In its recent decision in Nautilus Ins. Co. v. EJIII Development Co., No. 1:17-cv-2048-TCB (N.D. Ga. July 19, 2018), the U.S. District Court for the Northern District of Georgia ruled that insurer Nautilus Insurance Company did not have to provide a defense to a wrongful death lawsuit where its insurance policy contained an assault-and-battery exclusion and an endorsement covering “security and patrol agency services.”
The underlying action involved an incident at the Waffle House in which, following an altercation between patrons and employees, a Waffle House employee shot and killed a patron. Plaintiffs filed claims against Waffle House, Inc., its employee, and building owner EJIII Development Company, for wrongful death and negligent failure to provide and maintain a safe premise. Particularly, plaintiffs alleged that EJIII had negligently failed to “provide and/or properly train security guards”.
EJIII had a commercial general liability insurance policy with Nautilus Insurance Company, which included a duty to defend EJIII against and indemnify EJIII for claims for “bodily injury” or “property damage” caused by an “occurrence” during the policy period. The policy contained an assault-and-battery exclusion. However, the policy also contained an endorsement expressly covering “security and patrol agency services.” In attempting to invoke Nautilus’s duty to defend, EJIII relied on the policy’s endorsement providing coverage for security services, arguing that it superseded and negated the assault-and-battery exclusion.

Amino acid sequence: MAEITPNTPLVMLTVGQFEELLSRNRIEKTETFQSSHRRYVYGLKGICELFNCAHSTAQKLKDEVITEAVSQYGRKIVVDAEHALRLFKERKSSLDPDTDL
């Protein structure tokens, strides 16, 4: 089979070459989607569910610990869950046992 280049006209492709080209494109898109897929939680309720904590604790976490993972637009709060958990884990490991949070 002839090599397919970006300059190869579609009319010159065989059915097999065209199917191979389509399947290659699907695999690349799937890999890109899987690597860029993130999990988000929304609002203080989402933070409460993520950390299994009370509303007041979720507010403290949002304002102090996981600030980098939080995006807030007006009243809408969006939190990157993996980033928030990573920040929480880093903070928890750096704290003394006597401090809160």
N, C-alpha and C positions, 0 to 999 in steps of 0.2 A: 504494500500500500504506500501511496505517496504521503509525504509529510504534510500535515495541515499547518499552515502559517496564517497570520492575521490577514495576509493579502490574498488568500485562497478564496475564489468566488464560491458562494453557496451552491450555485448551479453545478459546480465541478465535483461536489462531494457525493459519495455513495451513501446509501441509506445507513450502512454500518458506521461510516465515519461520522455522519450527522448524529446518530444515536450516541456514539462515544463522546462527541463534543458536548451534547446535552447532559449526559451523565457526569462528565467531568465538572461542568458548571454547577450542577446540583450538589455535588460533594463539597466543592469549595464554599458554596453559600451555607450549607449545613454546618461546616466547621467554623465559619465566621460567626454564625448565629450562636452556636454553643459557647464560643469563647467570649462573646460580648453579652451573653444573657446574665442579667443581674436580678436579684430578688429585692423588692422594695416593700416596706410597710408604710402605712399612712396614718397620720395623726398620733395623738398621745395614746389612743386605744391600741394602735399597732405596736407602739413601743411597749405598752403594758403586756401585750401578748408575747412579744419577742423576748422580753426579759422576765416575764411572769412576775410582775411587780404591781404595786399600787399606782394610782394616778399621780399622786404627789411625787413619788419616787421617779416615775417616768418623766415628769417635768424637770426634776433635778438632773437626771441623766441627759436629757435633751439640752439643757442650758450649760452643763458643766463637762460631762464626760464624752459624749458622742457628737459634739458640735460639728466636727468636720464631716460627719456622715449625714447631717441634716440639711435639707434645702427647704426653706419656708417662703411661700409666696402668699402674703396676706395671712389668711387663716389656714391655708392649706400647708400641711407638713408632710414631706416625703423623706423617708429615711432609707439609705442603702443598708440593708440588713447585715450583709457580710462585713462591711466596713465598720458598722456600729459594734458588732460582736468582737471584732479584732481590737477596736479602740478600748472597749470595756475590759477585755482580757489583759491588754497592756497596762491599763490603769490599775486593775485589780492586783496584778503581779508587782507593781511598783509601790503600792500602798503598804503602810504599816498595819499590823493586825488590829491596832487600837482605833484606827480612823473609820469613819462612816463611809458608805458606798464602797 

The district court granted summary judgment in favor of Nautilus, finding that it had no duty to defend. The court explained that it was “clear” that the allegations arose from an alleged assault and battery or physical altercation. The decision rested on a technical interpretation of the policy language. Specifically, the court found that the security services endorsement was added to “Section 1, Coverage A” of the policy, whereas the assault-and-battery exclusion was added to “Exclusions of Section 1, Coverages A, B, and C.” As a result, although the endorsement expanded “Coverage A” to include security and patrol agency services, if those acts arose from assault-and-battery, then they were still excluded from Coverage A.
Here, the underlying claims stemmed from an alleged assault because security services failed to stop the altercation and shooting. The Court thus found that the exclusion applied to the entirety of the claims asserted in the lawsuit.